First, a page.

Placement of deadbolt on door with glass panes


Hello,
I live in a house that approx 45 years old. The rear entry door has glass panes and does not have a deadbolt. To improve security, I am planning on installing a deadlock. Since the glass could be broken and then someone could easily unlock the deadbolt, I was planning on placing the deadbolt closer towards the floor so that it would be very difficult top reach. Is there any reason that I should not place the deadbolt lower?
Thanks, Paul
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GoogleGroup snipped-for-privacy@yahoo.com wrote:

Buy a double cylinder deadbolt, which uses a key on both sides of the door, and mount the lock at the normal height.
Jerry
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jerry snipped-for-privacy@hotmail.com wrote:

Fire hazard. Make sure you keep a key nearby, like behind a picture or a floor mat or something.
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wrote:

Replace the glass in the door with polycarb. That way, they set it on fire instead of breaking it.
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Well, most folks keep the key in the lock most of the time. You take the key out when you leave the house empty (keep it within sight of the door) but at night you leave it in place.
Some folks put those locks in because they have someone in the house who "wanders." (A senile old person or a kid with mental problems.) They have to balance the fire hazard with someone "escaping" the house and playing in traffic.

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In Valley Center, KS...we rarely lock our doors. Sorry to have posted, I have no idea what I'm talking about when it comes to theivery. My thought is "you can replace a TV, but not your family"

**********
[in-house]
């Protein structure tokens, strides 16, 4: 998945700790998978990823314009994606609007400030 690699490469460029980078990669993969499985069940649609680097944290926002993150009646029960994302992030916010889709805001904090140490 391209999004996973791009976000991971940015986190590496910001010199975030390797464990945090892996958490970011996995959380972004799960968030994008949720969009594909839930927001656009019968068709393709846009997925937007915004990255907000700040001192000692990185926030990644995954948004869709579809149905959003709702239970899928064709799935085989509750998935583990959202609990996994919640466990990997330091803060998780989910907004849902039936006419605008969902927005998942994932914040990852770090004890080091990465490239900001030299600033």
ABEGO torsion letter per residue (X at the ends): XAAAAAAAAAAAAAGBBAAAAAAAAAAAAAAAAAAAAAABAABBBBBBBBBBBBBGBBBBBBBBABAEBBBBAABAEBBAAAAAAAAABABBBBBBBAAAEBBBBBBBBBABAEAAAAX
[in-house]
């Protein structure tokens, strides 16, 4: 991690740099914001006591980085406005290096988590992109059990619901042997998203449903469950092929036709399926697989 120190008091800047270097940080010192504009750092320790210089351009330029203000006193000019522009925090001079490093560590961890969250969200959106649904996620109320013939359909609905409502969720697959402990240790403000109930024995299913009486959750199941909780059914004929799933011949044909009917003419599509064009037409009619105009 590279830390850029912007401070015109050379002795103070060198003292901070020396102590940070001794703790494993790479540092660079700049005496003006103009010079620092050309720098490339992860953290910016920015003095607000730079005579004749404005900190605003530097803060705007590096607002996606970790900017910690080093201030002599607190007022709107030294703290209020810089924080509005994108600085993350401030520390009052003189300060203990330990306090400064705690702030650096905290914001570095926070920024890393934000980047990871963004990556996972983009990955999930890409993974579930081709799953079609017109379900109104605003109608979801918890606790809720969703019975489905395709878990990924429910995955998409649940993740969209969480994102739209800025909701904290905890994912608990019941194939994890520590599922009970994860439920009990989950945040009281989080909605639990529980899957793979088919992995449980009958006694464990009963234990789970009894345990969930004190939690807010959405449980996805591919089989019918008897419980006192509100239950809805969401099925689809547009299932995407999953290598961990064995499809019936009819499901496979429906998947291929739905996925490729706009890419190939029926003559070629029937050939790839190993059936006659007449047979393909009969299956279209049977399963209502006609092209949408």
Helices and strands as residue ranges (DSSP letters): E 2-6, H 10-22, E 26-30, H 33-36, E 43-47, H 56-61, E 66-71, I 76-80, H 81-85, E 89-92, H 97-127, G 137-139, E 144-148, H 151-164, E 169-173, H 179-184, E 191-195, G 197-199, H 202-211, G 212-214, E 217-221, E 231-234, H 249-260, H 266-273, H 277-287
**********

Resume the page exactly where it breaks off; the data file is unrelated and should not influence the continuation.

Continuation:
Then again though, I'm such a lousy shot that I'd probably put holes in my TV as well as the robber. And the cleanup wouldn't be fun. It's probably best to just be a victim.
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Hello,
I had thought about that,but have concerns about safety (getting out of house in case of fire, etc). I have 3 kids. This is why I do not want to have it keyed from the inside.
Paul
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GoogleGroup snipped-for-privacy@yahoo.com wrote:

Another advantage of inside keying is that if the goblins get in (say, through the chimney), they still can't carry the swag out. To test this, try moving an entertainment center through a broken window.
That said, consider bars for the glass or replacing the glass with the impregnable plastic they use on jet fighter cockpits (I forget the name: Jolly Green Giant or Michilen or something).
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jerry snipped-for-privacy@hotmail.com wrote:

At least where I live these are not allowed in new construction due to fire hazard. They recommend impact-resistant glass or polycarbonate windows instead.
I have one in the house I just bought. I detest the inconvenience of it. I'm planning on replacing the door anyways, and the new deadbolt will NOT be keyed on the inside.
Chris
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Alarm system sounds like a good candidate... but not sure how that pertains to your situation. I've got the same deal...but if you think about it, no home is completely secure.... even if you put a double-keyed deadbolt on the glass door, think about how hard it would be to break the door down completely, or break another window or bust your garage door opener chain by using a wedge to lift the door from the outside, then spending the next few hours going to town on your electronics and jewelry while you're on vacation. (happened to a friend of a friend, so it's probably not true, but is possible)